Effect of anemia on hepatotoxicity of HAART in HIV patients in Benin city
Background: Hepatotoxicity is a relevant adverse effect of highly active antiretroviral Treatment owing to its frequency, and it can cause interruption of therapy, hepatitis, and death. There is dearth of information on hepatotoxicity arising from highly active antiretroviral therapy (HAART) in anemic patients. Anemia is the most common symptom in human immunodeficiency virus (HIV)/acquired immunodeficiency syndrome. We studied the effect of anemia on hepatotoxicity in HIV patients who were about to start HAART, attending clinic, or in the medical wards. Materials and Methods: This was a prospective study in which patients were recruited consecutively and followed up for 24 weeks. Results: In all, 84 patients were recruited and 42 were enrolled as controls. The mean ages of the cases and controls were 35.2±9.9 and 35.5±9.0 years, respectively. The age range of the cases was 18-68 years with a median age of 31.5 years, whereas the mean age of the controls was 20-57 years with a median age of 33.5 years. There was no difference (t=0.197, df=124, and P=0.844). There were 61 females (72.6%) and 23 males (27.4%) in the cases, whereas in the controls, there were 34 females (81.0%) and 8 males (19.0%). Among the cases, 30 (35.7%) were anemic, while 54 (64.3%) were not anemic. Six (20%) of the anemic patients had hepatotoxicity, and 9 (16.7%) of the patients with normal packed cell volume had hepatotoxicity. Among the controls, all 42 (100%) patients had normal packed cell volume. Four (9.5%) of the patients had hepatotoxicity. There was no association between hepatotoxicity and anemia (χ2=3.243, df=2, P=0.198). Conclusion: Anemia did not affect hepatotoxicity of HAART in this study.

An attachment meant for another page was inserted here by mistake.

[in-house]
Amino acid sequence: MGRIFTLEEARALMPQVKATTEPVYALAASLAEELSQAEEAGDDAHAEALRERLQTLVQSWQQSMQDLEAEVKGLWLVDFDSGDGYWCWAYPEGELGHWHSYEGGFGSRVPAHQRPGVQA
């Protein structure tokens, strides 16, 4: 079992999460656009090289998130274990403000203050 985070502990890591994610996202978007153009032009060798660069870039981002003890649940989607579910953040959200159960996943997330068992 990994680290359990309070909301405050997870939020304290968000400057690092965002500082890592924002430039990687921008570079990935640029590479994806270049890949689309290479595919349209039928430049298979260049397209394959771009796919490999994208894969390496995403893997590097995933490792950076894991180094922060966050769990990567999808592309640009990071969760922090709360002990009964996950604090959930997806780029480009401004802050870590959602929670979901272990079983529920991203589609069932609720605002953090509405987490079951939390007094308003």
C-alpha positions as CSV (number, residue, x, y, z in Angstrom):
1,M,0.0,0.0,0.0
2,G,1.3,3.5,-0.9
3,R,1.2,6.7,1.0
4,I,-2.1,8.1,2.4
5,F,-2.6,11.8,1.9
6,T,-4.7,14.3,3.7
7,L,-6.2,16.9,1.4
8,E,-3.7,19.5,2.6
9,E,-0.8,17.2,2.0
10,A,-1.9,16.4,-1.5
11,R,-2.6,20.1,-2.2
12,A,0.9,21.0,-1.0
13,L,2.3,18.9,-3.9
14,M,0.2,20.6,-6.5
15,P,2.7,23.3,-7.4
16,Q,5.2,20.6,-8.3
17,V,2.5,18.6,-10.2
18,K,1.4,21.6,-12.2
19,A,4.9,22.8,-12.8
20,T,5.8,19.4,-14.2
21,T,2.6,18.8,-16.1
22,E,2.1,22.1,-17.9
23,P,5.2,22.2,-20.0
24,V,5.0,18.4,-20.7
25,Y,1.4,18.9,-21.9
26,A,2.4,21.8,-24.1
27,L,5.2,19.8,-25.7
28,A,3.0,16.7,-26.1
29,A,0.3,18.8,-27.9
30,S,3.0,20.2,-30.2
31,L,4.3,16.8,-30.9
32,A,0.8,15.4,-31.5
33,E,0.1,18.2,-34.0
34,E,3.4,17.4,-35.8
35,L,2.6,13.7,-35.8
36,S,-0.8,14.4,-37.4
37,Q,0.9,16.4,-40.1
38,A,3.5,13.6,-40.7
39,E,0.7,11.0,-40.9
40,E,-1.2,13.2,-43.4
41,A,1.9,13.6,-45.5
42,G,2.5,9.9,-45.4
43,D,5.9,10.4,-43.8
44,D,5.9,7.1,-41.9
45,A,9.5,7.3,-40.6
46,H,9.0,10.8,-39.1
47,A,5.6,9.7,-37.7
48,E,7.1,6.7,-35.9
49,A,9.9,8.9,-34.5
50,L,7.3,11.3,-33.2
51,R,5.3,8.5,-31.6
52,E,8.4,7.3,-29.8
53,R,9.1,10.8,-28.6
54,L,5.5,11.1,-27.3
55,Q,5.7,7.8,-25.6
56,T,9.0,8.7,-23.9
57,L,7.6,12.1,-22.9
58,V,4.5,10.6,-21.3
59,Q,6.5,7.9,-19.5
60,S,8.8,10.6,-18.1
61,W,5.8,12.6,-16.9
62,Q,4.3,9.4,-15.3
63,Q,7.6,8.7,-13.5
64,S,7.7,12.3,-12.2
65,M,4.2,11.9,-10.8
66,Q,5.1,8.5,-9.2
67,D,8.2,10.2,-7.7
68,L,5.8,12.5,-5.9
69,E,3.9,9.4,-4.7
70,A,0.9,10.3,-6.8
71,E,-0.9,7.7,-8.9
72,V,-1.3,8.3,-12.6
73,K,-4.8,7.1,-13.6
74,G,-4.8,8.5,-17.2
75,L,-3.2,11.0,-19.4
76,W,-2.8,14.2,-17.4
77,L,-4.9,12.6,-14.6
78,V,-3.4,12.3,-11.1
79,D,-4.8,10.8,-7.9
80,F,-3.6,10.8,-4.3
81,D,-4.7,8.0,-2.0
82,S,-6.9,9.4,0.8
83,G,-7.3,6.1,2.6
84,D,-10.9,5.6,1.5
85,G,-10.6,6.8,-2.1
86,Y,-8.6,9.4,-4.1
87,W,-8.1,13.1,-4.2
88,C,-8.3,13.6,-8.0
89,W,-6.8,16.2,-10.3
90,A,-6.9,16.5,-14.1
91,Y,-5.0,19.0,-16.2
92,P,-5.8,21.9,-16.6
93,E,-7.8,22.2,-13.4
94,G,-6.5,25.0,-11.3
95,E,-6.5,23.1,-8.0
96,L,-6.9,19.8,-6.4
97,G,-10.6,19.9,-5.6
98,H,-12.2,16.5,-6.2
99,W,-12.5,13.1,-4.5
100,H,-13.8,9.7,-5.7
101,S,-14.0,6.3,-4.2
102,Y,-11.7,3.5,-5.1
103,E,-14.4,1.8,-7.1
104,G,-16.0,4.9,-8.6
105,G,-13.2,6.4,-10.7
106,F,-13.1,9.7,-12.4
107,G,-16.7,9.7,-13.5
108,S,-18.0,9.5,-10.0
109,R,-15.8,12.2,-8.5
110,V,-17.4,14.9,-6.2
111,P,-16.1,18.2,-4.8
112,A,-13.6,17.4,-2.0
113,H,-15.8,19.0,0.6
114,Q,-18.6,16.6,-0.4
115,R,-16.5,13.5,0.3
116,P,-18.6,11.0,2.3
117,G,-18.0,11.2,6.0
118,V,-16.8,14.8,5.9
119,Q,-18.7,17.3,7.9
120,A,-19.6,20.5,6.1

Key words: Anemia, hepatotoxicity, hepatotoxicity of highly active antiretroviral treatment